Repair of periradicular tissues consists of a complex regeneration involving bone, periodontal ligament, and cementum. The area of mineral loss gradually fills with bone and the radiographic density increases. If the cortical plate is perforated, healing begins with the regeneration of the external cortical plate and proceeds from the outside of the lesion toward the inside. Maxillary lesions resolve faster than mandibular lesions due to the presence of a more extensive vascular network in the maxilla, which facilitates resolution. Anterior lesions of both the maxilla and mandible heal at a faster rate than posterior lesions due to the close proximity of the buccal and lingual plates in the anterior segments.
Although clinical as well as radiographic data are used to monitor cases, the relative absence of clinical symptoms in chronic apical periodontitis makes the assessment primarily a radiographic one. Various methods can be used to assess the healing of periapical lesions by interpretation of periodic recall radiographs. The success–failure criteria laid down by Strindberg is primarily a system designed to detect changes in radiographic appearance. The criteria for success are that: (a) the contours, width, and structure of the periodontal margin are normal; (b) the periodontal contours are widened mainly around the excess filling; and the criteria for failure are: (a) a decrease in the periradicular rarefaction; (b) unchanged periradicular rarefaction; (c) an appearance of new rarefaction or an increase in the initial rarefaction. Even though the periapical conditions are viewed as a continuous process of healing or developing periodontitis, the system is strictly dichotomous, that is, there is no middle ground between success and failure. The area measurement assessment method can be used to monitor the healing of periapical lesions. The rate of repair can be calculated by dividing the size differential between the initial and follow-up visits by the number of elapsed months. On the basis of the average healing rate of approximately 3 mm2/mo, a 30 mm2 lesion will require 10 months for complete resolution. If the lesion becomes larger, remains the same size or demonstrates a below average rate of healing, then surgical intervention must be considered. However, the measurement involves only two dimensions, because it is not possible to evaluate the buccolingual extent. Another assessment tool is the ‘periapical index’ (PAI), which provides an ordinal scale of five scores ranging from ‘healthy’ to ‘severe periodontitis with exacerbating features’. Of late, an ultrasound with color power Doppler has been demonstrated to be an efficacious monitoring tool in the healing of periapical lesions.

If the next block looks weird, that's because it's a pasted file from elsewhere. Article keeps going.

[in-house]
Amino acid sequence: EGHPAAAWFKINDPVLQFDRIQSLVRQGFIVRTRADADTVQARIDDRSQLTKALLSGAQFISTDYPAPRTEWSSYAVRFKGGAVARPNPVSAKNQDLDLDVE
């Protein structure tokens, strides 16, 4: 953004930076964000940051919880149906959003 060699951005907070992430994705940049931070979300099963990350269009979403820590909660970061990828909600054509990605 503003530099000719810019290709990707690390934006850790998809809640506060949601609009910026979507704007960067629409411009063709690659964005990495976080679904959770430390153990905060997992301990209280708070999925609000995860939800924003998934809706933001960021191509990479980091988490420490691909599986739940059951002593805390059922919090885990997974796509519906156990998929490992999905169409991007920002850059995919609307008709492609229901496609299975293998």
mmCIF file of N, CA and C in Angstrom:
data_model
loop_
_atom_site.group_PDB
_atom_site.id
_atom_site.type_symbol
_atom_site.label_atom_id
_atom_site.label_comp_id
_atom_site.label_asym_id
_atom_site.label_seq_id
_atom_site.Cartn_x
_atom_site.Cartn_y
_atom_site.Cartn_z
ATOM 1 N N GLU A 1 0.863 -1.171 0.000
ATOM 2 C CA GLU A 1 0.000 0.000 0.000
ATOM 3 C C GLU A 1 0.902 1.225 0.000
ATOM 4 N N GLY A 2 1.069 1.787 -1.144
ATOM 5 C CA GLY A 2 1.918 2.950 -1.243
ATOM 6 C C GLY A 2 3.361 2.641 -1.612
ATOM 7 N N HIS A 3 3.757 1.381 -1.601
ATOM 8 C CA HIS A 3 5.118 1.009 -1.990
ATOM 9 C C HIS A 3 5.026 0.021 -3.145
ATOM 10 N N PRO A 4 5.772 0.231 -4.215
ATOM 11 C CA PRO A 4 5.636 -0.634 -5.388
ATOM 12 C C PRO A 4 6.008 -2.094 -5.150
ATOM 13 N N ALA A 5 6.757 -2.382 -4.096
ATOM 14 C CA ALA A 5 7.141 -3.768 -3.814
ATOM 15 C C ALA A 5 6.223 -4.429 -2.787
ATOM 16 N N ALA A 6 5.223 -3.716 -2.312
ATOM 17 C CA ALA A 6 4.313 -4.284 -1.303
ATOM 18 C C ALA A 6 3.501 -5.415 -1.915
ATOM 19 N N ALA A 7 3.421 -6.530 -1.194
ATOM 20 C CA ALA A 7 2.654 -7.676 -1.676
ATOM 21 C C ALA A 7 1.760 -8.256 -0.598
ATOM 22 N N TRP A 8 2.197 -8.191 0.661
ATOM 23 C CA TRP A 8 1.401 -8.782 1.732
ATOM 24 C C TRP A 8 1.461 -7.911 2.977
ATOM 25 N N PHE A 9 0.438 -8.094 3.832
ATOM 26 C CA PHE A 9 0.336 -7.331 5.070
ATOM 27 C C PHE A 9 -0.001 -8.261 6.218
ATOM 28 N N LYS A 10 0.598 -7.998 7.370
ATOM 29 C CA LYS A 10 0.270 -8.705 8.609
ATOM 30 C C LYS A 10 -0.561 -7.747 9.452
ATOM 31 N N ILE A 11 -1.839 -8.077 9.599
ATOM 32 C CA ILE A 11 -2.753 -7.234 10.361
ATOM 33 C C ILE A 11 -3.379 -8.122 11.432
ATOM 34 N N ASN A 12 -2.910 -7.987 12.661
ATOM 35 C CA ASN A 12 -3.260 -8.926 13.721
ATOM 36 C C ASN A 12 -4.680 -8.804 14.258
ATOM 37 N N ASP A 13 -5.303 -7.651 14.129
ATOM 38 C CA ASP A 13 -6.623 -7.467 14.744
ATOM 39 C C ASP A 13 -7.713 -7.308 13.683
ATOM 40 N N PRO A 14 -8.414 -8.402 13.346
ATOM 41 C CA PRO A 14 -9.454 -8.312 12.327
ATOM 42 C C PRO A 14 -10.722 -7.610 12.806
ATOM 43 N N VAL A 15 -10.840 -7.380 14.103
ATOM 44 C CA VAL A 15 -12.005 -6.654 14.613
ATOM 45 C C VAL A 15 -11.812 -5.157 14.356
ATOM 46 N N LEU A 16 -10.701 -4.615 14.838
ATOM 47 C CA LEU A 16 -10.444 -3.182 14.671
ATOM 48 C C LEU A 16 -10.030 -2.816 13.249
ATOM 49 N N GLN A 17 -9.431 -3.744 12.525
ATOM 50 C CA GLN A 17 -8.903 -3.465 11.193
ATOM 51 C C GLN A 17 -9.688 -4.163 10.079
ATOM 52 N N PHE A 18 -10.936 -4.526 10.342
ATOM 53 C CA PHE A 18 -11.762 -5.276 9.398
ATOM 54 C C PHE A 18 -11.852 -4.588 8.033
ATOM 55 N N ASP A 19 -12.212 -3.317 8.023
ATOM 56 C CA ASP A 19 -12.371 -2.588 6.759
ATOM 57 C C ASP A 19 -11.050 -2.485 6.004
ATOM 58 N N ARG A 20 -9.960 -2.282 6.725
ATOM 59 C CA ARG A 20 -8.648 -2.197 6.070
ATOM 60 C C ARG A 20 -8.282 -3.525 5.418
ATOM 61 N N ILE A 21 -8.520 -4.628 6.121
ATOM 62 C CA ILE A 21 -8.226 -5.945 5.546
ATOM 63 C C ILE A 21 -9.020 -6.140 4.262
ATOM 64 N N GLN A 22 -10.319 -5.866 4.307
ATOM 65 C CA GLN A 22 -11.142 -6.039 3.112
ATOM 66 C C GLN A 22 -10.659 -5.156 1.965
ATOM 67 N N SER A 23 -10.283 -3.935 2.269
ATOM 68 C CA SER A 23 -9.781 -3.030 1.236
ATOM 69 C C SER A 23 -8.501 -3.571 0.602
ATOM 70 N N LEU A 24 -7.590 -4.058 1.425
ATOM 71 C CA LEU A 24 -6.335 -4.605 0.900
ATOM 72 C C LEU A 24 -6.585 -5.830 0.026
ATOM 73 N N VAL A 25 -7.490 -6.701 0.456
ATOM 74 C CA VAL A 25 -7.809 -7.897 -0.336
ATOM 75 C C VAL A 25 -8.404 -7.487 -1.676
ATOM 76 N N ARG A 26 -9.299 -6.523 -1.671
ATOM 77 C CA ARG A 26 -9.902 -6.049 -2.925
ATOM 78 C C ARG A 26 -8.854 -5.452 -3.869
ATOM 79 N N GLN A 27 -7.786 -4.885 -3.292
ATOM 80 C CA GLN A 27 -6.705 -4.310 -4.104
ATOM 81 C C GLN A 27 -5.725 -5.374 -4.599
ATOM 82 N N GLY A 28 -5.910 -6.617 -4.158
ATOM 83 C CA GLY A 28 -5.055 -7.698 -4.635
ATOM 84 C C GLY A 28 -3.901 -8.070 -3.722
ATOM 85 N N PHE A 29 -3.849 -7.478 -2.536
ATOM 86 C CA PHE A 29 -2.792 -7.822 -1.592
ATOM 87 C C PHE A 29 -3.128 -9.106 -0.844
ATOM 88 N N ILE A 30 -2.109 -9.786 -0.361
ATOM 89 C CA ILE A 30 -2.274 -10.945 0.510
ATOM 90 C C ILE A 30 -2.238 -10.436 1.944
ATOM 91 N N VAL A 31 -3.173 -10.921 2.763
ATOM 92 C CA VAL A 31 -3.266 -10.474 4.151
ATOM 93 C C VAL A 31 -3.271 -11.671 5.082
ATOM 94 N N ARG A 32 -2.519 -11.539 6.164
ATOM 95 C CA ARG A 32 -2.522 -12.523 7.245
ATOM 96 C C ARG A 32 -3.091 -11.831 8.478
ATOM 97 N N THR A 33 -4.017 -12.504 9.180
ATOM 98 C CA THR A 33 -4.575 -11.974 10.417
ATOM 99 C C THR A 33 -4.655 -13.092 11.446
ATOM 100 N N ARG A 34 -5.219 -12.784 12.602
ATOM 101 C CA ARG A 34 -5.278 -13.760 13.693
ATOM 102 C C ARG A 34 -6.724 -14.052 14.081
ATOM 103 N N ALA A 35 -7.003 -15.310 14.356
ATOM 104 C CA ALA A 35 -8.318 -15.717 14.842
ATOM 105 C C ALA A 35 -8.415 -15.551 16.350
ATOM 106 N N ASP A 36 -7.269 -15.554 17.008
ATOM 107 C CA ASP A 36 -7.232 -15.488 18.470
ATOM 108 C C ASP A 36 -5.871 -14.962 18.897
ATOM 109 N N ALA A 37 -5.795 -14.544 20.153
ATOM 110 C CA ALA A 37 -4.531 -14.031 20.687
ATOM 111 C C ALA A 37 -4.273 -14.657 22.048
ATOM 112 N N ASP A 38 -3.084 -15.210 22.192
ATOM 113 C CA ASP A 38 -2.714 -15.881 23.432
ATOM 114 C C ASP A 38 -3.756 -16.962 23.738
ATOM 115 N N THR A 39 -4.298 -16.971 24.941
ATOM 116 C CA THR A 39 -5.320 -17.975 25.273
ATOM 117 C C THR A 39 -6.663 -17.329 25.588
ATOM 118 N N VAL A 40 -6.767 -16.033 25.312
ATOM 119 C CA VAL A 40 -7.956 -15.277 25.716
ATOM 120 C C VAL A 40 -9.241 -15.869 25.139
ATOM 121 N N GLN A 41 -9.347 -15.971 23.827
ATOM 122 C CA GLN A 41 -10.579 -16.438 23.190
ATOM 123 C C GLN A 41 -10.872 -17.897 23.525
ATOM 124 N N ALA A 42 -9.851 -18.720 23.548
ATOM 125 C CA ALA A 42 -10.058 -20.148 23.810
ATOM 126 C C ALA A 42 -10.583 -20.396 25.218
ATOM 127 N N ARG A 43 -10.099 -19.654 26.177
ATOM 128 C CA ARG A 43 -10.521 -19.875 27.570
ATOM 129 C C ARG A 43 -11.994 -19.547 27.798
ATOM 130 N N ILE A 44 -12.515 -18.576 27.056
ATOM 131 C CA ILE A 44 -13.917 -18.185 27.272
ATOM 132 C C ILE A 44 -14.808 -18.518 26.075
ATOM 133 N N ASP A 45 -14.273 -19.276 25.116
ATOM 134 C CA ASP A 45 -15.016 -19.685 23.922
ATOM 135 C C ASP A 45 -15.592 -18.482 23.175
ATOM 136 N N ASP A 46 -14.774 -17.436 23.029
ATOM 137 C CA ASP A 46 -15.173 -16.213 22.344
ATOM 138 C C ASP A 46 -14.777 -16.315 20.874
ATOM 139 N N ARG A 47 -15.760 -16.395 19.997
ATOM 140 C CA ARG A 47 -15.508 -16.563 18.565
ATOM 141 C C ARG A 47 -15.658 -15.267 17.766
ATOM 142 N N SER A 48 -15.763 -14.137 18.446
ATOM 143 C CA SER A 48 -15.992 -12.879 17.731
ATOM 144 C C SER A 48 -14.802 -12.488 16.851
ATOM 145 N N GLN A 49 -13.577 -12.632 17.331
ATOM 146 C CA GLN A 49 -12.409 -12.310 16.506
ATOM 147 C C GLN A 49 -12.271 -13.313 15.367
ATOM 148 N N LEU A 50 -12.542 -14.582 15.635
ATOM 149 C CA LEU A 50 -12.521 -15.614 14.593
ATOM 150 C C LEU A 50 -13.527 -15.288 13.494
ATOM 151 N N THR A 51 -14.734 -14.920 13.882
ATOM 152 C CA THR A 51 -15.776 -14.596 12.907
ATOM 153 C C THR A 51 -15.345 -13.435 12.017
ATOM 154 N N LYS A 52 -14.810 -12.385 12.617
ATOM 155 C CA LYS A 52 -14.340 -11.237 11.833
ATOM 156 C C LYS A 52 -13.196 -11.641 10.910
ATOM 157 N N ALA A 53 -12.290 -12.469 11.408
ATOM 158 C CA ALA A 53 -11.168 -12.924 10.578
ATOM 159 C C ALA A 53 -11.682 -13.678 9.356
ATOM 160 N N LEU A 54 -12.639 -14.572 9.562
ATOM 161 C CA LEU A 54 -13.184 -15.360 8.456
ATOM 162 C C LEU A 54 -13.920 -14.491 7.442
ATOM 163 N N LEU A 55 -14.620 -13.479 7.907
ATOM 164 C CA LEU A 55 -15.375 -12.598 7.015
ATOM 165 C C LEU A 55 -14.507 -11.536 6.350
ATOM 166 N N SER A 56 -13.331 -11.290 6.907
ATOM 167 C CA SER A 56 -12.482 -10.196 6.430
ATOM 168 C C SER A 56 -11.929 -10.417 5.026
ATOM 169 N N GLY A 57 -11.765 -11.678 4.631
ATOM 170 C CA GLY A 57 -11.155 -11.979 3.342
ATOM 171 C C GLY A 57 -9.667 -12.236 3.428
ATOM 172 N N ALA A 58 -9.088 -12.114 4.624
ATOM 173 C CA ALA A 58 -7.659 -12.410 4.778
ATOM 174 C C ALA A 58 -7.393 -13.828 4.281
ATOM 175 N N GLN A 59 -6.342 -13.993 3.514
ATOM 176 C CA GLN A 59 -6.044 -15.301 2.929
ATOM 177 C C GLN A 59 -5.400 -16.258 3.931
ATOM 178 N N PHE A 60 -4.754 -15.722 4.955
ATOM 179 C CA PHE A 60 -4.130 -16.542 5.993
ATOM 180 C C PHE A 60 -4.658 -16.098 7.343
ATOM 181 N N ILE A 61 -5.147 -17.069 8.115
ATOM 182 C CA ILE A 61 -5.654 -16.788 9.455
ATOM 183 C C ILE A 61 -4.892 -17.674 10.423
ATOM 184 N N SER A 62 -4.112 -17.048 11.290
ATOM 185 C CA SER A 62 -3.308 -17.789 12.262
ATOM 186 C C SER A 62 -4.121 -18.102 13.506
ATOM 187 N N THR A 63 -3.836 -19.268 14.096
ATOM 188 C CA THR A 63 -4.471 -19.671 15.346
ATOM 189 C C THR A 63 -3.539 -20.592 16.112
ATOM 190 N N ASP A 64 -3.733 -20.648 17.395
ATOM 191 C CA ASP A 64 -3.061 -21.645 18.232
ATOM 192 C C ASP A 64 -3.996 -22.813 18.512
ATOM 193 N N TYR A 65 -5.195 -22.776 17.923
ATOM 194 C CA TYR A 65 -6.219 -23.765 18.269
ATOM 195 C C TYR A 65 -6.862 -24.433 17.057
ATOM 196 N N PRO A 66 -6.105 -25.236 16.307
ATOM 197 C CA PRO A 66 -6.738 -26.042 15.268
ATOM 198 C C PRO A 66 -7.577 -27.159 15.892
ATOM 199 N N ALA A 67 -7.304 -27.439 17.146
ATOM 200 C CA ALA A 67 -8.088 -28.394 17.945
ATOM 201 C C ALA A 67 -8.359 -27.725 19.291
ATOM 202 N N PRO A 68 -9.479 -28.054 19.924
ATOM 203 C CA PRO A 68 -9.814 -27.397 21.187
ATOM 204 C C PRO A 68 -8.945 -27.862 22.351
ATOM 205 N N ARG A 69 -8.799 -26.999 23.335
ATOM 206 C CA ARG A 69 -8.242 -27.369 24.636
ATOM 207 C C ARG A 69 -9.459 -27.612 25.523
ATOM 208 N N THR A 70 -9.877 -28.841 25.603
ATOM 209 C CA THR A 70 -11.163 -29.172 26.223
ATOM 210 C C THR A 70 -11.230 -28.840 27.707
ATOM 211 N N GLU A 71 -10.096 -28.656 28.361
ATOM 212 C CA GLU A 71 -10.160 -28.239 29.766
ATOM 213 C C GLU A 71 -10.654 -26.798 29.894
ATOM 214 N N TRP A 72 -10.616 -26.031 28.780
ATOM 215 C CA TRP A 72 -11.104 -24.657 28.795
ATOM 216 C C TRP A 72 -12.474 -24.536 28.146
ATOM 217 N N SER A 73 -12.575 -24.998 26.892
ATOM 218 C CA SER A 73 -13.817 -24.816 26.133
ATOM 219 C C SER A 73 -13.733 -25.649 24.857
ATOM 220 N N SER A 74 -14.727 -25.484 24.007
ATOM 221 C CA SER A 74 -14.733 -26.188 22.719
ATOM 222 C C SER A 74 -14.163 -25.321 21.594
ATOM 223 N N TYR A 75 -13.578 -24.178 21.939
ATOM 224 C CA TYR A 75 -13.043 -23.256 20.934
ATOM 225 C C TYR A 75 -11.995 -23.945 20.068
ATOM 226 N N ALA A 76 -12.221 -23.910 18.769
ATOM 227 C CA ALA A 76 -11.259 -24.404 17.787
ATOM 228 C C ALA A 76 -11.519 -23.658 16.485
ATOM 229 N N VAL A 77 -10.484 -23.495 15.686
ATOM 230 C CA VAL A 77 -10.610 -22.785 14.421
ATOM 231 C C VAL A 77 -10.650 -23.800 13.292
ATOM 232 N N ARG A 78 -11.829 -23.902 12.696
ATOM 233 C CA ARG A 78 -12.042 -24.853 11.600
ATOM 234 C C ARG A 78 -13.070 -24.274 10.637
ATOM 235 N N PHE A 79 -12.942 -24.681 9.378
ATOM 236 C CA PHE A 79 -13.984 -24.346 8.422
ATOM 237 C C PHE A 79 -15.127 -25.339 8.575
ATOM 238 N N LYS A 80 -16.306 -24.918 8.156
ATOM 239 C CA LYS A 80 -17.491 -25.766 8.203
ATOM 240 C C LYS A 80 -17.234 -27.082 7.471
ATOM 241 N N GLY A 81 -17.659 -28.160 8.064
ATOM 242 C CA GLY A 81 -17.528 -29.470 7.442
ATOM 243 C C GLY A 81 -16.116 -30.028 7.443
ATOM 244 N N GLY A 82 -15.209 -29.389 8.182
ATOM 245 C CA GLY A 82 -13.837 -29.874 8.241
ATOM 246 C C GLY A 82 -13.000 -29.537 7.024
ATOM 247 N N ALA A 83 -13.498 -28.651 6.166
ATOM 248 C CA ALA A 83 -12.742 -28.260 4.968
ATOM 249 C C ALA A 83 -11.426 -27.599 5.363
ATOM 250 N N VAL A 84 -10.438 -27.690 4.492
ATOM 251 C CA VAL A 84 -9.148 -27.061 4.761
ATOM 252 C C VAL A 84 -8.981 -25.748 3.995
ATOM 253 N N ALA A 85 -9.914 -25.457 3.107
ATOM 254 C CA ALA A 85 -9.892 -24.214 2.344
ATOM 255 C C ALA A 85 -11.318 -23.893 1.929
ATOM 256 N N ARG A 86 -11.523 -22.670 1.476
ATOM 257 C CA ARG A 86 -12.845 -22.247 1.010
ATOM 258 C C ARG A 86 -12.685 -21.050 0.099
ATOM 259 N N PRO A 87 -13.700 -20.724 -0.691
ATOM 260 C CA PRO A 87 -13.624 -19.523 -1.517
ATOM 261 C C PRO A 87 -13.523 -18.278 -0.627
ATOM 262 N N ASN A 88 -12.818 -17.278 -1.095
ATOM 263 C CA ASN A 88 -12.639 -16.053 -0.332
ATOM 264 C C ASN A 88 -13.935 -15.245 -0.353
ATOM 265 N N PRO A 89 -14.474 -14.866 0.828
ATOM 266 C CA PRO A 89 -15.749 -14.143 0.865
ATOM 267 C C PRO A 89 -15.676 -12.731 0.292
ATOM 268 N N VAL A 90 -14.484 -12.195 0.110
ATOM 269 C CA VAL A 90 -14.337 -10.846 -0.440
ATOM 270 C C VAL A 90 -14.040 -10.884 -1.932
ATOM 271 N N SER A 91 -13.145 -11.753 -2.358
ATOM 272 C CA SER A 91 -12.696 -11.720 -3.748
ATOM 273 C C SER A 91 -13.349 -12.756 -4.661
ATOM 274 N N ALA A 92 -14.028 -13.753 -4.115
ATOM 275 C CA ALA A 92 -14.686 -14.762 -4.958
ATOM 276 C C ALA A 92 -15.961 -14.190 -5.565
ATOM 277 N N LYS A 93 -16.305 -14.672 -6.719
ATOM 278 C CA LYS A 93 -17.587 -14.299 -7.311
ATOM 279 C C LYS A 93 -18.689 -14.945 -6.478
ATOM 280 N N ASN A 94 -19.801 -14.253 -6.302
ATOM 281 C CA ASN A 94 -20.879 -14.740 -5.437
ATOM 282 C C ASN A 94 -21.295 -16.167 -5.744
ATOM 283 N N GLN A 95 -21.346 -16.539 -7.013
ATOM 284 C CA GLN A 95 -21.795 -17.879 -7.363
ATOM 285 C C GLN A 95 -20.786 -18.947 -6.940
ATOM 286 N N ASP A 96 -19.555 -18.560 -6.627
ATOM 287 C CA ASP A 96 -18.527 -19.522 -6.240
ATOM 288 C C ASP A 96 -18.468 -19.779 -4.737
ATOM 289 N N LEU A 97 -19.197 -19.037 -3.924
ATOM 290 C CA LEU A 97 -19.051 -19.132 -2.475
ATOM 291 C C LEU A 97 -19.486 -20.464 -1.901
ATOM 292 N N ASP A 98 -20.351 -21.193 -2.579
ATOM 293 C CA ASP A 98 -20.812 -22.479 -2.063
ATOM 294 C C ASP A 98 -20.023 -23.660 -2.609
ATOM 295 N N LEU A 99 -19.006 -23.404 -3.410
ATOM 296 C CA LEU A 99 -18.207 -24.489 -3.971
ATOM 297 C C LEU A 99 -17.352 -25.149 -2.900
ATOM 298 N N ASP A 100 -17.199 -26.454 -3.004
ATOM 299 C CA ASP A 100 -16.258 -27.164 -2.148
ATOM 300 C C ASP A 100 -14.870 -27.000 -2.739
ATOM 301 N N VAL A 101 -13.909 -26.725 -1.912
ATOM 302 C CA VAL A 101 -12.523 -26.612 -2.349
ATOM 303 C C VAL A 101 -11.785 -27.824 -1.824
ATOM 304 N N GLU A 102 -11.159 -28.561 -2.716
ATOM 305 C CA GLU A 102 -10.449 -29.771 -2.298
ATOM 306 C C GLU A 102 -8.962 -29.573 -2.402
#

At times, scar tissue can develop after conventional endodontic treatment as well as after periapical surgery. If there are no untoward clinical findings, it indicates fibrous healing or healing by scar formation. The radiograph usually shows a trabecular bone pattern radiating from the center that appears as a reduced, but incompletely resolved radiolucency.
Various authors have stressed on the importance of a long observation time for treated teeth with periapical lesions.[14,48,68] In a clinical review by Çalişkan, a follow-up examination ranged from two to ten years. Shah suggested that patients should be recalled at intervals of three months, six months, one year, and two years, to assess the healing of periapical lesions. There is always the possibility that quiescent epithelial cells may be stimulated by instrumentation in the apical region, with resultant proliferation and cyst formation. Hence, follow-up is extremely essential for a period of at least two years.
Nonsurgical management of periapical lesions have shown a high success rate. A nonsurgical approach should always be adopted before resorting to surgery. The decompression and aspiration–irrigation techniques can be used when there is drainage of cystic fluid from the canals. These techniques act by decreasing the hydrostatic pressure within the periapical lesions. When there is no drainage of fluid from the canals, calcium hydroxide or the triple antibiotic paste can prove beneficial. Periodic follow-up examinations are essential and various assessment tools can be used to monitor the healing of periapical lesions. The surgical approach can be adopted for cases refractory to nonsurgical treatment, in obstructed or nonnegotiable canals and for cases where long-term monitoring of periapical lesions is not possible.